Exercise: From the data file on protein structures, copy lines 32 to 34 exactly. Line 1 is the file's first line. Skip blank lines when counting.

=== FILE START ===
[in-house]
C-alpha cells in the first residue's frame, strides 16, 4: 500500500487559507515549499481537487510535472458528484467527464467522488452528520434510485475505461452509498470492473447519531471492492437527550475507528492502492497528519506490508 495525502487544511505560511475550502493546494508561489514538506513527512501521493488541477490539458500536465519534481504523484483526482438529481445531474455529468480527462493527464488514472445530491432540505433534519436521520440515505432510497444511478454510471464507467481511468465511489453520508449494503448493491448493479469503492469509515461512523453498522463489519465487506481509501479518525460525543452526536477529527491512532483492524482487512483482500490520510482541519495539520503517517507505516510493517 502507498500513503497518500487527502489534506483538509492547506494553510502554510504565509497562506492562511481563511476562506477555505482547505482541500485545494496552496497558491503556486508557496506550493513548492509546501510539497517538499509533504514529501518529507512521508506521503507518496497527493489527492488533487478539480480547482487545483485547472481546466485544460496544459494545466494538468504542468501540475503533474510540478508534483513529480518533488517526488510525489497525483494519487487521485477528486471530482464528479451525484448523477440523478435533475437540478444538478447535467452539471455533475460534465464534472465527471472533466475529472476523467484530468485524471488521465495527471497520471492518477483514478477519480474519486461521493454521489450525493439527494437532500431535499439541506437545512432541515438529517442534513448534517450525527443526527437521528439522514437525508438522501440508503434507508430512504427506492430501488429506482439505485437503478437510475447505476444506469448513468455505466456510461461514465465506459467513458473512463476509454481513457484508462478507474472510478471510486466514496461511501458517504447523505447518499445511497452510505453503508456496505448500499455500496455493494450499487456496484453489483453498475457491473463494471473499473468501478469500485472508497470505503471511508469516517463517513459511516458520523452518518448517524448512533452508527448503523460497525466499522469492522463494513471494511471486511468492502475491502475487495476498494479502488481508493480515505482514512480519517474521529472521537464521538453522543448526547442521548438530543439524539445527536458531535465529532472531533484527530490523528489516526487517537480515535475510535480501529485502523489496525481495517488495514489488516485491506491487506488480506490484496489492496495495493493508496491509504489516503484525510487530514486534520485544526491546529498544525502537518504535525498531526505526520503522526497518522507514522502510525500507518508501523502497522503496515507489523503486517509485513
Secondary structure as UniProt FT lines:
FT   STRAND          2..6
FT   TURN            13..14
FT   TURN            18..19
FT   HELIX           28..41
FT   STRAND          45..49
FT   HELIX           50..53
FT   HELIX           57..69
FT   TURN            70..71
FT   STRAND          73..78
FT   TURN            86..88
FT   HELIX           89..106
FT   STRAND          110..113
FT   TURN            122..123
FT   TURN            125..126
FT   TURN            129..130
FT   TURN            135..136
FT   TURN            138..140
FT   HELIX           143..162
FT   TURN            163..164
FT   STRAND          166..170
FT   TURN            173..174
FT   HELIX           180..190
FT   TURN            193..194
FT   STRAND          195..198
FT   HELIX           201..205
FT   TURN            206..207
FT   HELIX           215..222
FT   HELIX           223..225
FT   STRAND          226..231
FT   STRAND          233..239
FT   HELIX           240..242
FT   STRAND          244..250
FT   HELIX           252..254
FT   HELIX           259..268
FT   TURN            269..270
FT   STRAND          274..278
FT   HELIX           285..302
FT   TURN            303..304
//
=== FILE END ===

FT   STRAND          226..231
FT   STRAND          233..239
FT   HELIX           240..242